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January 04, 2021

Final observations from the 2020 Eagles' season

Eagles NFL
Eagles_Cowboys_Doug_Pederson_mask_Week8_Kate_Frese_11022033.jpg Kate Frese/PhillyVoice

Doug Pederson on the sideline during the Philadelphia Eagles game against the Dallas Cowboys at Lincoln Financial Field in Philadelphia on November 1, 2020.

The Eagles lost their final game of the season 20-14 to Washington Football Team, but in more important news, they will have the sixth pick in the 2021 NFL Draft as a result of the loss. Well-executed tank job on Sunday night.

I'm not going to pretend this game mattered for Philadelphia at all, so we're going to focus on some big picture stuff involving the most prominent names in the organization instead.

The Good

• It was not an emphatic finish to the season for Jalen Hurts, but I think he comes out of this final stretch with plenty to feel proud of. His legs are a legitimate threat, he made a lot of wide receivers look better than they had under Carson Wentz, and his ability to respond to adversity remains a huge strength, something that was apparent with the way he handled an unorthodox college career.

There are warts, of course. With Eagles fans just hoping to see semi-competent play from the QB (and with expectations low for a rookie), Hurts got away with some underthrown passes downfield and misses in big spots. If he's able to win the job outright heading into next season, the pressure of being the Week 1 starter is much different compared to being the late-season emergency option who just makes people feel relief. Hurts will need to deliver, and Philadelphia's second-half collapses in the games prior to this one will not be accepted so easily.

Still, there was more good than bad for the rookie, and he will put pressure on whoever is left standing in the QB room by next August. He is poised beyond his years, and an increase in first-team reps during training camp (on top of this starting experience) should allow him to hit the ground running next year. What he lacks in pure arm strength he makes up for with touch on his throws and an ability to extend plays long enough to let somebody get open. And on top of all that, his teammates seem to love and respect him, an essential trait for any winning QB at this level.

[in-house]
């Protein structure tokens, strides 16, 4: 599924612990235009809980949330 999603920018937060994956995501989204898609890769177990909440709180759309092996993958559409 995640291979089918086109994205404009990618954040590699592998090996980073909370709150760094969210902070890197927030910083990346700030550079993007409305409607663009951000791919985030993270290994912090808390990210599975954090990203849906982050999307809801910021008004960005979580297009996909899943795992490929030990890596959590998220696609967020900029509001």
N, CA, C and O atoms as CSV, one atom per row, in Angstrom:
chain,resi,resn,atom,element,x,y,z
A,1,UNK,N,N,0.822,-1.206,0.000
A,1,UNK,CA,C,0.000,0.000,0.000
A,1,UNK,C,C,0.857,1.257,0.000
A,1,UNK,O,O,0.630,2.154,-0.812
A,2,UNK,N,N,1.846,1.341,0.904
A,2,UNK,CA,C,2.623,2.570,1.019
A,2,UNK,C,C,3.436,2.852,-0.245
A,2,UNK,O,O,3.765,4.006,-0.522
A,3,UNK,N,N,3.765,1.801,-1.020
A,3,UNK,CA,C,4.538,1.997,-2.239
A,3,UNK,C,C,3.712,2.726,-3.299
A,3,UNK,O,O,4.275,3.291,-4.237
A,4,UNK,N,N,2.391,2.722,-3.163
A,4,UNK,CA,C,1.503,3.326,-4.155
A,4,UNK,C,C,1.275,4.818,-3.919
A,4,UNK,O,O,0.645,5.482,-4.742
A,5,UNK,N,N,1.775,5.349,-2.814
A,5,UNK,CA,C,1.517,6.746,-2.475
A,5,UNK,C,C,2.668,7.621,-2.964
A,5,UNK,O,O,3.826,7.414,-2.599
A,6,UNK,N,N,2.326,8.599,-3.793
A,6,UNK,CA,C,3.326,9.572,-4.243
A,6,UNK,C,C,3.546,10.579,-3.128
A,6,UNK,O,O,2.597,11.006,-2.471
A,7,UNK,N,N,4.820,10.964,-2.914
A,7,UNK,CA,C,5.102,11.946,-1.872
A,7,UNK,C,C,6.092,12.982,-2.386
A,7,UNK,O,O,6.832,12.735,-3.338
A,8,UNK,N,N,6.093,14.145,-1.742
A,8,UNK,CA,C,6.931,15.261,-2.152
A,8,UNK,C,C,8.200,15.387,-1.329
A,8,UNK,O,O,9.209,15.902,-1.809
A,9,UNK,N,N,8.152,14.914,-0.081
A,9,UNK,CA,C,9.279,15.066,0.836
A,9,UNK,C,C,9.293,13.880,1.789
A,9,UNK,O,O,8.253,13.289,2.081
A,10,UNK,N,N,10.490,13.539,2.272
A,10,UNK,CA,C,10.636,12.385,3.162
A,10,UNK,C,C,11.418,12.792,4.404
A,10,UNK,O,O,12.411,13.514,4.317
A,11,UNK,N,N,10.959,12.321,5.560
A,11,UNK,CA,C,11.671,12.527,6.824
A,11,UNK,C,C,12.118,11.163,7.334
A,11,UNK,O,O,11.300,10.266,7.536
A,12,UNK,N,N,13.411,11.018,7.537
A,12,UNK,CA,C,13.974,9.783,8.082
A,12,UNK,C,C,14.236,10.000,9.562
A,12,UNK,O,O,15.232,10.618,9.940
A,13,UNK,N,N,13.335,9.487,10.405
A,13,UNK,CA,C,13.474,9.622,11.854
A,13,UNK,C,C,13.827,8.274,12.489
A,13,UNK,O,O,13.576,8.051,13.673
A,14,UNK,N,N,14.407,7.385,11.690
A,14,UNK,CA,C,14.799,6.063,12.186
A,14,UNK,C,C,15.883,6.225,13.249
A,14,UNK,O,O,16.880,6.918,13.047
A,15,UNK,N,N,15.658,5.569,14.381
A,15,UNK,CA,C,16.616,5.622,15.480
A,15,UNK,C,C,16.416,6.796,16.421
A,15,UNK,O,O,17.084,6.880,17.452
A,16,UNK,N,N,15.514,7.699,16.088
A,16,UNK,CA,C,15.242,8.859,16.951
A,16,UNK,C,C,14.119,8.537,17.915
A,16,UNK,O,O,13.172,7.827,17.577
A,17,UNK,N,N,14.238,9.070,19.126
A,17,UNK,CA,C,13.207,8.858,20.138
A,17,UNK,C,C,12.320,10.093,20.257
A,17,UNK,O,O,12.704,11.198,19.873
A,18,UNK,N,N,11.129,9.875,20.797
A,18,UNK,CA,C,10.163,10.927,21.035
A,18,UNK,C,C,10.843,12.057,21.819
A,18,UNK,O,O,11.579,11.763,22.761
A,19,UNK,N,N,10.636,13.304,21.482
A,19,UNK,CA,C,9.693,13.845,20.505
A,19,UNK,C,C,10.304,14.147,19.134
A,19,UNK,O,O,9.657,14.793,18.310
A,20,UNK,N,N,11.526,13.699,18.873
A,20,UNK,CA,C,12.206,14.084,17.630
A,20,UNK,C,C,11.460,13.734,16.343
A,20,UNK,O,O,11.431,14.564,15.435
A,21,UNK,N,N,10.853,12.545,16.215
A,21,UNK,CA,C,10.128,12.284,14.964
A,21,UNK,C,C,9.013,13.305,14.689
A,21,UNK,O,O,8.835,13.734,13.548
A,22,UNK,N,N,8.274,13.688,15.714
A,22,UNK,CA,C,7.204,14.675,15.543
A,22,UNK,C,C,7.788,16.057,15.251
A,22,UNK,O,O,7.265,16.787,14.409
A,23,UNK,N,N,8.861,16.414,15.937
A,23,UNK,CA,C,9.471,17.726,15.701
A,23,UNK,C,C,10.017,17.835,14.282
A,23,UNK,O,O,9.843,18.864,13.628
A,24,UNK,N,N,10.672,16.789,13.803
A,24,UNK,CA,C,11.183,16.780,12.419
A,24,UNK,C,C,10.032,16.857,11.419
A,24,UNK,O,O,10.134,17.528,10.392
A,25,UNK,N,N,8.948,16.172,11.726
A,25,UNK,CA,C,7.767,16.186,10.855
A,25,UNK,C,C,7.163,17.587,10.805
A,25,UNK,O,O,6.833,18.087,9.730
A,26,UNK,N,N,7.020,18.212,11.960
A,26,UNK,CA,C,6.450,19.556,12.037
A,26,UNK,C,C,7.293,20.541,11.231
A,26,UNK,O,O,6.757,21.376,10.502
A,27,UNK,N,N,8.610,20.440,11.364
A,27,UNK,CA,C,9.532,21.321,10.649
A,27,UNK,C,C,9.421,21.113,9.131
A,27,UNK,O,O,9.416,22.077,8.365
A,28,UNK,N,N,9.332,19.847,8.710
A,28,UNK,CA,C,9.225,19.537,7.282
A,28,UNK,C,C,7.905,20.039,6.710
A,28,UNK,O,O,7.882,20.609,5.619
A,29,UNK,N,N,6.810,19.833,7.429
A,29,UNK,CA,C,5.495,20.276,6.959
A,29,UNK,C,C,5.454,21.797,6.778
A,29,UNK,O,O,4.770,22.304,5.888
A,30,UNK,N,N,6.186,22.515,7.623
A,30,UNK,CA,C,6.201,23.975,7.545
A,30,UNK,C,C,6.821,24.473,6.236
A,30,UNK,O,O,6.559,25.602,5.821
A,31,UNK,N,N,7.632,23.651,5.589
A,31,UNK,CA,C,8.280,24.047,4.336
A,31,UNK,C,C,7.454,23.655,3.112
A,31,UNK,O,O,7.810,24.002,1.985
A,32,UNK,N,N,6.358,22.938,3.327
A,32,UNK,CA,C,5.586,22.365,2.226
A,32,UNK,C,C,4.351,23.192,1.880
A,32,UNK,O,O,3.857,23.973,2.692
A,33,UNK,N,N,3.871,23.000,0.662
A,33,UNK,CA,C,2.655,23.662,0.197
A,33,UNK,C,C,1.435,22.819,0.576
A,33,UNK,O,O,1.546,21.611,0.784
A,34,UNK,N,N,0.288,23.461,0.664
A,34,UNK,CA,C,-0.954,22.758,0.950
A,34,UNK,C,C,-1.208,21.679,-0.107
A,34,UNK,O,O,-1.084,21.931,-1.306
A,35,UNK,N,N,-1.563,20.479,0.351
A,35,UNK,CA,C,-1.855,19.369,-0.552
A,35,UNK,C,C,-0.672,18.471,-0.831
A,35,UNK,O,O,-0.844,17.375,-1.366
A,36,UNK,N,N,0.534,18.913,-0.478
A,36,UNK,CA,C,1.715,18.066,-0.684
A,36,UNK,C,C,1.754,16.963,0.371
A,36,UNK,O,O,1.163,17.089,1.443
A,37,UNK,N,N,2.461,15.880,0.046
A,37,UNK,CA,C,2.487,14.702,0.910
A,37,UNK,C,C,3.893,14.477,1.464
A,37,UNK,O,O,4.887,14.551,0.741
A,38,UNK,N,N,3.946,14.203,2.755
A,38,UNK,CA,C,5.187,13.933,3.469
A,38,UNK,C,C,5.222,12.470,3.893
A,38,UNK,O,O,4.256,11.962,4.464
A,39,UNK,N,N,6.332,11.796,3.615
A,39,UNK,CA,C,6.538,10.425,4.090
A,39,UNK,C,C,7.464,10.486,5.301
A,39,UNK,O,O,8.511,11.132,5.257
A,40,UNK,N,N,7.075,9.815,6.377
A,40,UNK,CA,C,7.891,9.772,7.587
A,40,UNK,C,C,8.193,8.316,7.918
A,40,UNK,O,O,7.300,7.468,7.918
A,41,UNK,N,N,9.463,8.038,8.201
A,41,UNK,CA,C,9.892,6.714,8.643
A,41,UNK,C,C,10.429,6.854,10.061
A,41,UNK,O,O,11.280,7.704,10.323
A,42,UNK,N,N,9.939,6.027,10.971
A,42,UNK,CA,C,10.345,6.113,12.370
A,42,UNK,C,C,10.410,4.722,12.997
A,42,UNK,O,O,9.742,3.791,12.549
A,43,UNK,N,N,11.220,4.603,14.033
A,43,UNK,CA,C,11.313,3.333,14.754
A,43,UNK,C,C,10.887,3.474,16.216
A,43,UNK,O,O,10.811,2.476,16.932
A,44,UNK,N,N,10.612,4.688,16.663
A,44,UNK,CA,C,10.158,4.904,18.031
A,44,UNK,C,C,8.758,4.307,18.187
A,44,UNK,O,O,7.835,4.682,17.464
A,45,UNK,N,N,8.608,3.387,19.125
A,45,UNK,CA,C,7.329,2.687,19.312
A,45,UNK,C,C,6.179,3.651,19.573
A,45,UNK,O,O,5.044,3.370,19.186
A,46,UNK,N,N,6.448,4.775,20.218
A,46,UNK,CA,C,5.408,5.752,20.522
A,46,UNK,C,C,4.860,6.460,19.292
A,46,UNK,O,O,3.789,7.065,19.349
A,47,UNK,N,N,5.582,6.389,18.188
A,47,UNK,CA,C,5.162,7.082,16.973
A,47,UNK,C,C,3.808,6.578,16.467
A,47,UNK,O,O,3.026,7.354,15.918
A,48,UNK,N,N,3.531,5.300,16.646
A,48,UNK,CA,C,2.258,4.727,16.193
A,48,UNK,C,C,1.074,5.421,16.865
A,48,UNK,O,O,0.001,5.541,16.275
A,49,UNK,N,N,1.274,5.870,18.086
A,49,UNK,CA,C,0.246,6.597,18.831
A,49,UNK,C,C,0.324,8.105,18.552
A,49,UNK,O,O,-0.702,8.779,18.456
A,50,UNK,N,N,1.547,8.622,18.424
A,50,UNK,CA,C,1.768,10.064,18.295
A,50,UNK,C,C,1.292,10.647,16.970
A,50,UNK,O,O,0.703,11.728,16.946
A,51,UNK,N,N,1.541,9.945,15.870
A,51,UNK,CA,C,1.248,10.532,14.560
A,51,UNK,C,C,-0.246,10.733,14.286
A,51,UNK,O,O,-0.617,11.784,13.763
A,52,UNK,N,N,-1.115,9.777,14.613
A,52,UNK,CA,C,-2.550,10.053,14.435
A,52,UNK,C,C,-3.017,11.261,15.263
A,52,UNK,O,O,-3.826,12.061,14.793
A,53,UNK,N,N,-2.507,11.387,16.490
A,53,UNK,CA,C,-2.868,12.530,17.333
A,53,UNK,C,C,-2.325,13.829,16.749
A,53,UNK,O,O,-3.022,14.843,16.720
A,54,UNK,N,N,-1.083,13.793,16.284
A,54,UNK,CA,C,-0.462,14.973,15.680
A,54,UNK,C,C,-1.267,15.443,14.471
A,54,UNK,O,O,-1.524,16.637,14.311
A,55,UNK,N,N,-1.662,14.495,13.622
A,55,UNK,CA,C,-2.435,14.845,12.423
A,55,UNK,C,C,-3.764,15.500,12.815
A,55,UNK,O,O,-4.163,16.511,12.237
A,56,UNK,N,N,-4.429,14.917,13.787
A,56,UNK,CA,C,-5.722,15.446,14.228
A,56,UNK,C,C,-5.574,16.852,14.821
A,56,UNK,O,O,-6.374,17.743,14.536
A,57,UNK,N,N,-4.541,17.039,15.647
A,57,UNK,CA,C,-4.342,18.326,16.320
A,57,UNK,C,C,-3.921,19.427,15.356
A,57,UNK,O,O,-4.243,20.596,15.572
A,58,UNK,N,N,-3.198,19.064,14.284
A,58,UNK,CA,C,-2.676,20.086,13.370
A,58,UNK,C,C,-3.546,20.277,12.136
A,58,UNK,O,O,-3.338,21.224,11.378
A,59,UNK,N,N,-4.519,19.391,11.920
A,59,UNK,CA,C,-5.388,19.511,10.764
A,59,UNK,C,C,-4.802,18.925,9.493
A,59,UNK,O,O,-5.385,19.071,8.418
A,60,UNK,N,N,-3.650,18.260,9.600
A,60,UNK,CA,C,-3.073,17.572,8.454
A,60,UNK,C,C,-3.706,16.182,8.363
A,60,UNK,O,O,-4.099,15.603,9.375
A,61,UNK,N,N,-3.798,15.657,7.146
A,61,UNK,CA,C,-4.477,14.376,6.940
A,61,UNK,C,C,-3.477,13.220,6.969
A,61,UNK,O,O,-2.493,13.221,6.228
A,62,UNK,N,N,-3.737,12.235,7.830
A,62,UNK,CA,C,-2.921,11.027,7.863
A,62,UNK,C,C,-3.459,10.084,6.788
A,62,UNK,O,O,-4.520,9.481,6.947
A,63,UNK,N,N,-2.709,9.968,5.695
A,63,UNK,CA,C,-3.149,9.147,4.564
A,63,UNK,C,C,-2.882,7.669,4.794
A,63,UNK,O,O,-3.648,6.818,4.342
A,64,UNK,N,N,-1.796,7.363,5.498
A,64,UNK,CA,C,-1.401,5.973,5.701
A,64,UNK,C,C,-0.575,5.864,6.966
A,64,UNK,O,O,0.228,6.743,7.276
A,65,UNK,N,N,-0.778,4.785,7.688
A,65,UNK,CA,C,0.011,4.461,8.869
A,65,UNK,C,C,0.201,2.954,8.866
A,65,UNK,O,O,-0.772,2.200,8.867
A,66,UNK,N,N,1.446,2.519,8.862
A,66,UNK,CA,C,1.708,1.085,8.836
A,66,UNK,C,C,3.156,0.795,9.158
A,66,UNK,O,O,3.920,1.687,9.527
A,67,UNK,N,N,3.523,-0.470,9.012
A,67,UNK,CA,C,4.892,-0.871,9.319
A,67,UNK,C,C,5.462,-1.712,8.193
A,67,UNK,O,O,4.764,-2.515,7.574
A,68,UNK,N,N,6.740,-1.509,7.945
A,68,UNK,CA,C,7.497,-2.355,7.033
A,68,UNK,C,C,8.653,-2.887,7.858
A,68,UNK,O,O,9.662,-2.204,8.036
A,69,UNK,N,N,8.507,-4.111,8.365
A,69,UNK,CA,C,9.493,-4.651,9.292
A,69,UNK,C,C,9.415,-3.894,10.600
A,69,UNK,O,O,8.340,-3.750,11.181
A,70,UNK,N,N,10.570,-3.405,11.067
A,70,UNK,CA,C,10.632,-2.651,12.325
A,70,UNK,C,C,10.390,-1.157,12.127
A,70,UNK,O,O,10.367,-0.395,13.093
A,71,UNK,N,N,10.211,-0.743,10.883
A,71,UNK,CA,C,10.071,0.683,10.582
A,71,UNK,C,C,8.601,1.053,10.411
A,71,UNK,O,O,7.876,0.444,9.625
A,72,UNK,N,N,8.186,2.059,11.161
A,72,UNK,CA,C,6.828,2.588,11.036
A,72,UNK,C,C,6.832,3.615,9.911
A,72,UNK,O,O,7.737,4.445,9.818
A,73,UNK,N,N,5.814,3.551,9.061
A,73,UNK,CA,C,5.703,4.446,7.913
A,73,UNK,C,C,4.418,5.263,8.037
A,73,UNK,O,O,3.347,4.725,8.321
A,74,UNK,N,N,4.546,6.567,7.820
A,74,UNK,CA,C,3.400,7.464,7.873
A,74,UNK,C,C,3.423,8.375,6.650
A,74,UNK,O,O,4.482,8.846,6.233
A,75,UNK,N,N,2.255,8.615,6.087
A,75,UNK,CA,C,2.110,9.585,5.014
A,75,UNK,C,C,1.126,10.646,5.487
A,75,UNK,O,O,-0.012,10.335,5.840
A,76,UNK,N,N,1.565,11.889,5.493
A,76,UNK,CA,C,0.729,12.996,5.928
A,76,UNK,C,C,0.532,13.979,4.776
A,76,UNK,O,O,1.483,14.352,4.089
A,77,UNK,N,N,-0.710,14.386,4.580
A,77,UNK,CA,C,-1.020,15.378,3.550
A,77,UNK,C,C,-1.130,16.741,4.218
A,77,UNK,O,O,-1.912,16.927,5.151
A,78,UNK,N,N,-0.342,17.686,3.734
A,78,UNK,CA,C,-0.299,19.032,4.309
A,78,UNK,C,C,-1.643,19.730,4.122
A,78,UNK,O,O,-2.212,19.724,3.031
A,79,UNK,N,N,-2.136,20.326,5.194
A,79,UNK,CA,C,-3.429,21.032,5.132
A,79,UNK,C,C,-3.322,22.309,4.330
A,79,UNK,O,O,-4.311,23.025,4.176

• Zach Ertz did not do a whole heck of a lot this season, turning in the worst year of his career at a time when he's in pursuit of more long-term money. But as far as I'm concerned, his legacy with the Eagles was etched in stone before they ever took the field this season — Ertz scored the biggest touchdown in franchise history, was a workhorse for the team across eight seasons in Philadelphia, and he was a reliable source of offense for a team that often lacked that. If this is it for him, he had a heck of a run.

• Was Jim Schwartz at the helm of some maddening decisions over the years? Yes. Was sticks defense the bane of my existence for a good two-year stretch? Of course, I watch this team just like the rest of you. But if the Eagles think moving on from their defensive coordinator is going to be the thing that pushes them back toward respectability, they have another thing coming.

Philadelphia's defense had way more excuses to lay down and give up down the stretch, and they (rather inexplicably) kept coming and coming no matter how many bodies dropped, no matter how many practice squad players had to be elevated to the active roster. They came up with not one, but two different turnovers in the second half with a collection of cast-offs playing for pride, a pair that included one of the best defensive plays of the year for the unit, a Marcus Epps hit/pick combo that Cris Collinsworth salivated over after it happened.

The Eagles used plenty of resources to assemble the defensive line, but the investment skewed heavily toward the offense in recent years, and Schwartz continued to make it work with rubber bands and shoestring often all that held it together. This isn't the NFL of the early 2000s where you can win defensive slugfests, and I think many fans are still expecting "good defense" to produce the same results we saw when Jim Johnson was at the helm. They may do better with his replacement, but they could also do much worse.